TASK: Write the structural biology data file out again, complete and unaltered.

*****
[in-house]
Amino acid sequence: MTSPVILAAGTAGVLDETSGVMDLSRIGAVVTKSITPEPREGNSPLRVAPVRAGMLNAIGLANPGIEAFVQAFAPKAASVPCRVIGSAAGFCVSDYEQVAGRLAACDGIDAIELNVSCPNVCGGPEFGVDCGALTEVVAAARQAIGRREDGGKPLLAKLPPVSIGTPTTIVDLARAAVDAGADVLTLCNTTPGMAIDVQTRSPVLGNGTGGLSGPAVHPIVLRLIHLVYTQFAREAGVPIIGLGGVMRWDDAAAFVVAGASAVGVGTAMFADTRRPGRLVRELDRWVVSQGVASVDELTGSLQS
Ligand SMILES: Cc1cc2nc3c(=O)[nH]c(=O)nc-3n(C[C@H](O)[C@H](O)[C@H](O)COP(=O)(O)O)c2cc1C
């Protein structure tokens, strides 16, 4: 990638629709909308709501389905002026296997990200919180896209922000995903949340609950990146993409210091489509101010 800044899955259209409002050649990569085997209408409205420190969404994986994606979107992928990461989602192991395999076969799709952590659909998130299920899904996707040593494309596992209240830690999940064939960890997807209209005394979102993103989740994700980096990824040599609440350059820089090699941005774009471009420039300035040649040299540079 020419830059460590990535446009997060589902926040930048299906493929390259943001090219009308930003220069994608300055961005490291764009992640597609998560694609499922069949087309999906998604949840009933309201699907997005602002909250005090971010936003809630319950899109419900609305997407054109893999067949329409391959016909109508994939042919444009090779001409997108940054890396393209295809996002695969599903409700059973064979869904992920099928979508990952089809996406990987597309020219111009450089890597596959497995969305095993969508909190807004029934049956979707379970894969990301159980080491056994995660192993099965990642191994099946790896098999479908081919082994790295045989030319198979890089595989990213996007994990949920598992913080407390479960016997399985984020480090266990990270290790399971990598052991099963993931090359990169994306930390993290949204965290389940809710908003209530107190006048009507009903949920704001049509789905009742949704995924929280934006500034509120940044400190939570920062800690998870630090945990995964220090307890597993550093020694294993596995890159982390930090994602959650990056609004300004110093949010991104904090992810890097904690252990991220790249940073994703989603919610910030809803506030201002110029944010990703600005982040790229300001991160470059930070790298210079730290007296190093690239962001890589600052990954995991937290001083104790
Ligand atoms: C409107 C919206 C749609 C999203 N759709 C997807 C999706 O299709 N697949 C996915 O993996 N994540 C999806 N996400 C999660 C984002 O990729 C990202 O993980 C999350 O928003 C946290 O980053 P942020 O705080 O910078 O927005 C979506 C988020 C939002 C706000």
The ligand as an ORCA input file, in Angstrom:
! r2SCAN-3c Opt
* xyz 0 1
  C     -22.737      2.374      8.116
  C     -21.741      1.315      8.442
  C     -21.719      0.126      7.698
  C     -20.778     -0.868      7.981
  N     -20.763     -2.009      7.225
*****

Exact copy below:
[in-house]
Amino acid sequence: MTSPVILAAGTAGVLDETSGVMDLSRIGAVVTKSITPEPREGNSPLRVAPVRAGMLNAIGLANPGIEAFVQAFAPKAASVPCRVIGSAAGFCVSDYEQVAGRLAACDGIDAIELNVSCPNVCGGPEFGVDCGALTEVVAAARQAIGRREDGGKPLLAKLPPVSIGTPTTIVDLARAAVDAGADVLTLCNTTPGMAIDVQTRSPVLGNGTGGLSGPAVHPIVLRLIHLVYTQFAREAGVPIIGLGGVMRWDDAAAFVVAGASAVGVGTAMFADTRRPGRLVRELDRWVVSQGVASVDELTGSLQS
Ligand SMILES: Cc1cc2nc3c(=O)[nH]c(=O)nc-3n(C[C@H](O)[C@H](O)[C@H](O)COP(=O)(O)O)c2cc1C
């Protein structure tokens, strides 16, 4: 990638629709909308709501389905002026296997990200919180896209922000995903949340609950990146993409210091489509101010 800044899955259209409002050649990569085997209408409205420190969404994986994606979107992928990461989602192991395999076969799709952590659909998130299920899904996707040593494309596992209240830690999940064939960890997807209209005394979102993103989740994700980096990824040599609440350059820089090699941005774009471009420039300035040649040299540079 020419830059460590990535446009997060589902926040930048299906493929390259943001090219009308930003220069994608300055961005490291764009992640597609998560694609499922069949087309999906998604949840009933309201699907997005602002909250005090971010936003809630319950899109419900609305997407054109893999067949329409391959016909109508994939042919444009090779001409997108940054890396393209295809996002695969599903409700059973064979869904992920099928979508990952089809996406990987597309020219111009450089890597596959497995969305095993969508909190807004029934049956979707379970894969990301159980080491056994995660192993099965990642191994099946790896098999479908081919082994790295045989030319198979890089595989990213996007994990949920598992913080407390479960016997399985984020480090266990990270290790399971990598052991099963993931090359990169994306930390993290949204965290389940809710908003209530107190006048009507009903949920704001049509789905009742949704995924929280934006500034509120940044400190939570920062800690998870630090945990995964220090307890597993550093020694294993596995890159982390930090994602959650990056609004300004110093949010991104904090992810890097904690252990991220790249940073994703989603919610910030809803506030201002110029944010990703600005982040790229300001991160470059930070790298210079730290007296190093690239962001890589600052990954995991937290001083104790
Ligand atoms: C409107 C919206 C749609 C999203 N759709 C997807 C999706 O299709 N697949 C996915 O993996 N994540 C999806 N996400 C999660 C984002 O990729 C990202 O993980 C999350 O928003 C946290 O980053 P942020 O705080 O910078 O927005 C979506 C988020 C939002 C706000």
The ligand as an ORCA input file, in Angstrom:
! r2SCAN-3c Opt
* xyz 0 1
  C     -22.737      2.374      8.116
  C     -21.741      1.315      8.442
  C     -21.719      0.126      7.698
  C     -20.778     -0.868      7.981
  N     -20.763     -2.009      7.225